The sector is one of smallest nowadays after a difficult 2018. Over the last 7 years it is one of our best performing sectors and we continue to allocate the same amount of resources and data-mining in the sector as before with the firm conviction that it is great source of alpha for us in the long run. In February we re-entered 3 semiconductor stocks on the long side as expectations has been too depressed. Microchip, STM and Nordic Semi. The two first names are all a play on an improved environment for the semi industry with destocking and price pressure over the last 6 months. Nordic Semi hit new lows where we think that the struggling on-going low energy business is masking future value in Nordic’s narrowband IoT 5-g chip (built by opportunistically recruited ex Nokia employees in Finland) which is continuing to win design deals. STM and Microchip are a more long term investments where we see considerable upside in the case of an upturn in the business cycle.
Best performing positions were our short in Mediaset, and our long Entertainment One position. We also had a very good performance in our spread between Schibsted A and B shares. The thesis in Schibsted is that the spread should narrow significantly when the company spins out the non-Nordic classified business, Adevinta. The new company will only have one share class which means that c60% of the current market cap of Schibsted will have a spread of zero within a couple of months. This should be reflected in the spread. Mediaset is a highly geared company, 5.8* net debt/EBITDA, with a challenged business model operating in a poor macro environment. We continue to be short. Entertainment One produces films and television shows, but the main value driver is in the family segment where it owns brands with a global reach. The family segment represents 13% of revenue, but 43% of group EBITDA. The aim is to capture more of the value chain in TV and film as well. The company is not priced for success in those segments and we would argue there is a call option in the share price if it were to succeed.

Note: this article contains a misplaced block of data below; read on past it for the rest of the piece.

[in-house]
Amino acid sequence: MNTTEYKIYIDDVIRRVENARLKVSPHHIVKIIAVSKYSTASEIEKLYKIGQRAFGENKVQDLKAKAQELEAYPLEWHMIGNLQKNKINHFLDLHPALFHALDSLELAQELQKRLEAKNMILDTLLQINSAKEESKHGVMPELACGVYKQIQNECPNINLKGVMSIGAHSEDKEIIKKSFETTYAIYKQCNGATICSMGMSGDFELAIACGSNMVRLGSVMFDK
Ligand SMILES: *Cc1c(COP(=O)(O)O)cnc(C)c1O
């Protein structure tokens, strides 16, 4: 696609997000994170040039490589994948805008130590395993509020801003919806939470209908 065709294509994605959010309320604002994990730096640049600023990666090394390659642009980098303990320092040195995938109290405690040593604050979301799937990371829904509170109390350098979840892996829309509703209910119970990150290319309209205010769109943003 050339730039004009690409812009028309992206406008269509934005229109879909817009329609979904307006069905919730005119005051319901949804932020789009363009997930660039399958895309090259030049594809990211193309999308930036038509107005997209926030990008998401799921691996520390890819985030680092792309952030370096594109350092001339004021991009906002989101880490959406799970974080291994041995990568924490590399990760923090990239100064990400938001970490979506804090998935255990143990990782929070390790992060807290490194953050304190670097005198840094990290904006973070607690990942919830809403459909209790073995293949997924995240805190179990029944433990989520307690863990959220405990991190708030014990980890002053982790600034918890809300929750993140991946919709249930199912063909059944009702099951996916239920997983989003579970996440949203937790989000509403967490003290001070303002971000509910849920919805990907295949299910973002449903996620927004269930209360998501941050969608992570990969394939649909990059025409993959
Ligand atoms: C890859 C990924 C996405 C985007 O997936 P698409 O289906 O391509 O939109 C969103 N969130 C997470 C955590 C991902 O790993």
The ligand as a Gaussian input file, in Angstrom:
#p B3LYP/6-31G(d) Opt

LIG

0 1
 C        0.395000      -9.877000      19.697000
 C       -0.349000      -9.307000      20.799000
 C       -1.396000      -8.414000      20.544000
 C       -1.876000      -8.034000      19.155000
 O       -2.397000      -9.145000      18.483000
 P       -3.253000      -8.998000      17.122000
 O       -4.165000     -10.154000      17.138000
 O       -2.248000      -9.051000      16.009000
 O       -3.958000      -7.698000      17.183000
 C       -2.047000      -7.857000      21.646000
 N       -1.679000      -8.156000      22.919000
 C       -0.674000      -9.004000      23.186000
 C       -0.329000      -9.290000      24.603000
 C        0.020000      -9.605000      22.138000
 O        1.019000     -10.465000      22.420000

Gross exposure was increased from 139% to 177% in February as the market volatility decreased and performance improved. We also increased our net exposure from 34% to 39%. Our option protection shows the same characteristics as always, i.e. a gap move down 5-10% and we would have zero net exposure to the equity markets.
As always, you are more than welcome to contact us should you have any comments or questions on our investments or the views expressed in this letter.
Chief Investment Officer